Virginia Tech shootings | Wikipedia audio article

This is an audio version of the Wikipedia Article:

00:04:09 1 Attacks
00:05:04 1.1 West Ambler Johnston shootings
00:08:25 1.2 Norris Hall shootings
00:15:59 2 Perpetrator
00:23:53 3 Responses to the incidents
00:24:04 3.1 Emergency services response
00:25:31 3.2 University response
00:30:14 3.3 Campus response
00:32:32 3.4 Government response
00:37:39 3.5 South Korean response
00:40:27 3.6 Academic/industry response
00:41:47 3.7 Other responses
00:50:48 3.8 Controversial responses
00:53:13 3.9 Continuing response
00:56:02 3.9.1 Anniversary activities
00:57:49 4 Criticism of university response
01:00:53 5 Effects on gun politics
01:01:46 5.1 Virginia context
01:04:36 5.2 Campus firearms ban
01:06:37 5.3 Impact on state and local law
01:09:49 5.4 Political response
01:14:02 6 Legal aftermath
01:21:23 7 See also
01:21:54 8 Sources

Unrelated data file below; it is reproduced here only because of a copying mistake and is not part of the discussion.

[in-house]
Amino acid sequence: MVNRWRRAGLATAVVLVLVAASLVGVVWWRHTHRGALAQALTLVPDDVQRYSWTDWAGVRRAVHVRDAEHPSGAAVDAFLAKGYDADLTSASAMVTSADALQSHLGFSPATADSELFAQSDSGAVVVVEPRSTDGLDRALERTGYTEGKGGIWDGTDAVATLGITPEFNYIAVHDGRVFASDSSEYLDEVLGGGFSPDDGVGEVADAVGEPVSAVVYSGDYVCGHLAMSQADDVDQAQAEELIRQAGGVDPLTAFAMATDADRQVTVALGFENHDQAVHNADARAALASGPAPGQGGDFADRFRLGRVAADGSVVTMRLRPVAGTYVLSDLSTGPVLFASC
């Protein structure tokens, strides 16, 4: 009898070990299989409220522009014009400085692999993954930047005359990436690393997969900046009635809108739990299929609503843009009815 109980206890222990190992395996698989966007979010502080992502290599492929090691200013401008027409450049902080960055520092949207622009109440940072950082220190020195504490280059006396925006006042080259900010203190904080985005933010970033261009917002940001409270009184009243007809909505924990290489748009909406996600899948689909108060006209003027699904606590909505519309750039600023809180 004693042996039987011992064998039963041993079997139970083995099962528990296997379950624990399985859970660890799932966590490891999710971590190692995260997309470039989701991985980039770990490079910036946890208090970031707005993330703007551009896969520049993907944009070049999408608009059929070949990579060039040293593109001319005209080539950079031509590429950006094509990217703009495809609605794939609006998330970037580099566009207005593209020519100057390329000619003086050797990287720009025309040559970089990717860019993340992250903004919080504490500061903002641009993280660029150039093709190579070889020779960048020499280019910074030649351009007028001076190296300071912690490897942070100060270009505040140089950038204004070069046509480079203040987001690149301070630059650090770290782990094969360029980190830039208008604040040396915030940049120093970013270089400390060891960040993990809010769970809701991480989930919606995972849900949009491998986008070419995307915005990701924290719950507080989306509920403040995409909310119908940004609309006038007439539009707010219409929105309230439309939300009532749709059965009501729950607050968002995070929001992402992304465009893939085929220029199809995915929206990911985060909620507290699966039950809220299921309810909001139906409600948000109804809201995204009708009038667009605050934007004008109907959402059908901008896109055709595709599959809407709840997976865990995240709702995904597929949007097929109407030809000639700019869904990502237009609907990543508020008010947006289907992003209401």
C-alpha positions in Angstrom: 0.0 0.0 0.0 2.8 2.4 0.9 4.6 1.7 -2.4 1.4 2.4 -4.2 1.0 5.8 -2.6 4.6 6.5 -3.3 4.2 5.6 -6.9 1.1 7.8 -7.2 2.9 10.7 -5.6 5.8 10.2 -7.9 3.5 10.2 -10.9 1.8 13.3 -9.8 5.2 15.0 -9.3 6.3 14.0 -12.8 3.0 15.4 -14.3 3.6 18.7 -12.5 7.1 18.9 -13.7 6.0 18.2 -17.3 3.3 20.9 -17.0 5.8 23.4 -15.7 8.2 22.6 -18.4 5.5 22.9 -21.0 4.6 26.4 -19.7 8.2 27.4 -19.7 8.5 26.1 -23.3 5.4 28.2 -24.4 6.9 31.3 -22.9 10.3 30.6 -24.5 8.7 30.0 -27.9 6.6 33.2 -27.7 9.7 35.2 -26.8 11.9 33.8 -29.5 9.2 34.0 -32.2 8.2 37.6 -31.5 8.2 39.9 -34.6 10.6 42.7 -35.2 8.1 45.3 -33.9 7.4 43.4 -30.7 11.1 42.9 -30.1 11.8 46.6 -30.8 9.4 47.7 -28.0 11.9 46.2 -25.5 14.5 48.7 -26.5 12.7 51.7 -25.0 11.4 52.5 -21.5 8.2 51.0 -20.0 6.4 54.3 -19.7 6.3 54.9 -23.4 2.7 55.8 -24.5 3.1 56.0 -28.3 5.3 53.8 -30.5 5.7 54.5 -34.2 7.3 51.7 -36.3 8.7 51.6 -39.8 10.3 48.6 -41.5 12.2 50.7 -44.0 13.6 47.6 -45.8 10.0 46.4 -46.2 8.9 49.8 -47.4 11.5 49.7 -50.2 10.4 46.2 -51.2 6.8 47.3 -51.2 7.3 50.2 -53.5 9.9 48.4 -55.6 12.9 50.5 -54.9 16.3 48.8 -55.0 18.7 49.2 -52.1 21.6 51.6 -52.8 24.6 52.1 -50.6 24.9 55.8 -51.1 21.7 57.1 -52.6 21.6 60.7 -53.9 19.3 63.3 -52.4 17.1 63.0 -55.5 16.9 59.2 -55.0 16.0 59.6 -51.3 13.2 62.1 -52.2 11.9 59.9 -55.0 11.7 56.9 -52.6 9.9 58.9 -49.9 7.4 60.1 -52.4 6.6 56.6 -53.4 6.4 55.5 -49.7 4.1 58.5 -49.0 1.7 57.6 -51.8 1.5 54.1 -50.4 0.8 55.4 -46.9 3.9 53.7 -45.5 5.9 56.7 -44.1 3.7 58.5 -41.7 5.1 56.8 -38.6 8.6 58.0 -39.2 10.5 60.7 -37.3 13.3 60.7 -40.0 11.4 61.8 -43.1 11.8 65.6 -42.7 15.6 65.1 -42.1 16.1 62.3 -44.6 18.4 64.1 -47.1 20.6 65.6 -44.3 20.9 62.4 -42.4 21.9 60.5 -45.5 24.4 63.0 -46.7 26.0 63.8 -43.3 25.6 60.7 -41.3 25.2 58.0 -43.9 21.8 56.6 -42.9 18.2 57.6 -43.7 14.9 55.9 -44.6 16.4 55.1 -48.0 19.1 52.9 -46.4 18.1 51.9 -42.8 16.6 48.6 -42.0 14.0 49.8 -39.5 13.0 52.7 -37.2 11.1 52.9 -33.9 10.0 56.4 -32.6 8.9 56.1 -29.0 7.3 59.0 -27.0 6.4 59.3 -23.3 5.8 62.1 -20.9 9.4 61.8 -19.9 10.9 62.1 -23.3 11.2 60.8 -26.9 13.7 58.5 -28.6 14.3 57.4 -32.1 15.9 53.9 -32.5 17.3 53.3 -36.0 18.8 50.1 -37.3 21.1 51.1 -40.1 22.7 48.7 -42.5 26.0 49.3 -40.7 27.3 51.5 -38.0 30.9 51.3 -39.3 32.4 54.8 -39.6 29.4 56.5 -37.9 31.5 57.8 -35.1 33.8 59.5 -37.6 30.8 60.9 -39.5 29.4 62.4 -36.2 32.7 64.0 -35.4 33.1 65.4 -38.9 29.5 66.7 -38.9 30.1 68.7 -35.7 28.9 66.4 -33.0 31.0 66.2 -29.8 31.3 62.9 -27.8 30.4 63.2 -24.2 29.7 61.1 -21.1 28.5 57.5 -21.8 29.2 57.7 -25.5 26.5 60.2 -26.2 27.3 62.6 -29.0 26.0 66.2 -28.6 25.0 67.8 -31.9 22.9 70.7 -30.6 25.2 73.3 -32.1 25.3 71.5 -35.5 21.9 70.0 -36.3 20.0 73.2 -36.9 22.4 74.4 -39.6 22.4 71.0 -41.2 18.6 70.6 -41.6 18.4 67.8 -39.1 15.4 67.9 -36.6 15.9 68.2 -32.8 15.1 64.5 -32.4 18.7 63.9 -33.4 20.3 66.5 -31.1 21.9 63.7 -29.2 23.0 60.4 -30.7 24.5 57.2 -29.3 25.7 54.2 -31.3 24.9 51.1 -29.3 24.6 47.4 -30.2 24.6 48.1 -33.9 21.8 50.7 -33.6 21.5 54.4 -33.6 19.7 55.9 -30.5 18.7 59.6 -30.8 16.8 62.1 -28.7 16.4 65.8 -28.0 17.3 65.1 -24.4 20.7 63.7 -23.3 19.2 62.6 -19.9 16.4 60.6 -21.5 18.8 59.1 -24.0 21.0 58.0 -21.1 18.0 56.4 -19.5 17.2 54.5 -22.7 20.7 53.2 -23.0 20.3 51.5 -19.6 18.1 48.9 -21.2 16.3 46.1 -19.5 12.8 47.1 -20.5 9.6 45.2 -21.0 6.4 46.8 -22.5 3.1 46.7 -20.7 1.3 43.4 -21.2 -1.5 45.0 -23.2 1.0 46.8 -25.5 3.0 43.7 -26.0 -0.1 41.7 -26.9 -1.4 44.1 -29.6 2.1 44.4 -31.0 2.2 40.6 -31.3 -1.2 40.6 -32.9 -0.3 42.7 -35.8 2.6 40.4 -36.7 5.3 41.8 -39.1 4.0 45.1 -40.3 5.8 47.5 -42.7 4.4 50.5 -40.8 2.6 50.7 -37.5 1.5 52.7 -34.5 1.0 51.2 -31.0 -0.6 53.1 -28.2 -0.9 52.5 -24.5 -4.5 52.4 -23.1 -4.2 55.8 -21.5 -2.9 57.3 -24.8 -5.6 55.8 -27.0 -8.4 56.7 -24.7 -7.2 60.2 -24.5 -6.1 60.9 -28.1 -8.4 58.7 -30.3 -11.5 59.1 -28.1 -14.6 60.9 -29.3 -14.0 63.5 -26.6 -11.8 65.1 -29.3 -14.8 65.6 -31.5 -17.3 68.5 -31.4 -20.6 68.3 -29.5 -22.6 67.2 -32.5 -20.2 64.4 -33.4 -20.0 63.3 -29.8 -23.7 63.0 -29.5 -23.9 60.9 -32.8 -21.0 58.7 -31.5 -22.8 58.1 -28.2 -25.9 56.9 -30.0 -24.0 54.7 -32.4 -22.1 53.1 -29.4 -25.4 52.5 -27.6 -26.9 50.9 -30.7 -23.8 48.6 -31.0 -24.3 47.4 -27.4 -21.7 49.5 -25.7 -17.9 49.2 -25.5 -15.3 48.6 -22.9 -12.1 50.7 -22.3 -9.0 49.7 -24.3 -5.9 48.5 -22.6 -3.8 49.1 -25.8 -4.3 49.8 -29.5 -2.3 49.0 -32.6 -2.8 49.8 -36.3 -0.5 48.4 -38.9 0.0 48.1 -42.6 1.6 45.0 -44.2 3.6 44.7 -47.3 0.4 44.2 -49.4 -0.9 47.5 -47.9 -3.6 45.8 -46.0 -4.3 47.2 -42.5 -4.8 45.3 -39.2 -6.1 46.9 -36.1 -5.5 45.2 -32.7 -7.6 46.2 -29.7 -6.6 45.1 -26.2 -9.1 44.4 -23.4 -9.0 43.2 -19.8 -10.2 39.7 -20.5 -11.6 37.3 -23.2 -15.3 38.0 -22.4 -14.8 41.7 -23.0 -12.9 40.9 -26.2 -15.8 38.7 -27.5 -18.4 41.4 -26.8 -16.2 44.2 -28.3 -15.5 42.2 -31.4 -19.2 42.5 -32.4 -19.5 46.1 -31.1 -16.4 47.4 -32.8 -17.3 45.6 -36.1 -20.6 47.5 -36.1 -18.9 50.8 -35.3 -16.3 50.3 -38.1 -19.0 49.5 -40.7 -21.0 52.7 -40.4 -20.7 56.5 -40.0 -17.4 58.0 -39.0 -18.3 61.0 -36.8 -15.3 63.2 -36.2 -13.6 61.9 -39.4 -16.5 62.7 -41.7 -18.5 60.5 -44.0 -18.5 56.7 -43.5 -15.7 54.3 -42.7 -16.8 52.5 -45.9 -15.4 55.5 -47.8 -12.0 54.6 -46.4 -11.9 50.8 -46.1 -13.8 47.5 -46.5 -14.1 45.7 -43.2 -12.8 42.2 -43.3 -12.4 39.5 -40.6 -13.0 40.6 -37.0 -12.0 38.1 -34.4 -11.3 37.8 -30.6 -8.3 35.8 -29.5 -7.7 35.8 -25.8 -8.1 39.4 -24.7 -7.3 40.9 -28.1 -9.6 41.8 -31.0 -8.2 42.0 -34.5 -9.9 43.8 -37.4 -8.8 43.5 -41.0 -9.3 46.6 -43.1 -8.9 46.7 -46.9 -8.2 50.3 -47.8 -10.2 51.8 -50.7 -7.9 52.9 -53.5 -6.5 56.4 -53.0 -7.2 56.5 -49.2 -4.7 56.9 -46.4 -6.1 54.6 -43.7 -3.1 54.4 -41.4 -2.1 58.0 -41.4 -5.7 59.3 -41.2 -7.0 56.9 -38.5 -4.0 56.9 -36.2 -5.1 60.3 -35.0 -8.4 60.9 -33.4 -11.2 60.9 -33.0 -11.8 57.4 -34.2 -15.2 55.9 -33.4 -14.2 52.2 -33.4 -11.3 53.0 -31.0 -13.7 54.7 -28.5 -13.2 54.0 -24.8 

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The Virginia Tech Shooting was a school shooting that occurred on April 16, 2007 at West Ambler Johnston Hall and Norris Hall at the Virginia Polytechnic Institute and State University, in Blacksburg, Virginia. Seung-Hui Cho, an undergraduate student at the university and a U.S. resident of South Korean origin, shot 49 people on campus with two semi-automatic pistols, killing 32 and wounding 17. Several other victims were injured jumping from windows to escape Cho. As police stormed Norris Hall to find and arrest Cho, he shot himself in the head with a pistol, and died instantly.:92:78The massacre is the deadliest school shooting in U.S. history. At the time it was the deadliest mass shooting committed by a lone gunman in U.S. history, though it has since been surpassed by two shootings (one at an Orlando nightclub and the other at an outdoor music festival in Las Vegas).The attacks received international media coverage and drew widespread criticism of U.S. gun culture. It sparked intense debate about gun violence, gun laws, gaps in the U.S. system for treating mental health issues, the perpetrator’s state of mind, the responsibility of college administrations, privacy laws, journalism ethics, and other issues. Television news organizations that aired portions of the killer’s multimedia manifesto were criticized by victims’ families, Virginia law enforcement officials, and the American Psychiatric Association.Cho had previously been diagnosed with a severe anxiety disorder. During much of his middle school and high school years, he received therapy and special education support. After graduating from high school, Cho enrolled at Virginia Tech. Because of federal privacy laws, Virginia Tech was unaware of Cho’s previous diagnosis or the accommodations he had been granted at school. In 2005, Cho was accused of stalking two female students. After an investigation, a Virginia special justice declared Cho mentally ill and ordered him to attend treatment; however, because he was not institutionalized, he was still allowed to purchase guns. The shooting prompted the state of Virginia to close legal loopholes that had previously allowed individuals adjudicated as mentally unsound to purchase handguns without detection by the National Instant Criminal Background Check System (NICS). It also led to passage of the only major federal gun control measure in the U.S. since 1994. The law strengthening the NICS was signed by President George W. Bush on January 5, 2008.The Virginia Tech Review Panel, a state-appointed body assigned to review the incident, criticized Virginia Tech administrators for failing to take action that might have reduced the number of casualties. The panel’s report also reviewed gun laws and pointed out gaps in mental health care as well as privacy laws that left Cho’s deteriorating condition in college untreated.:78:2


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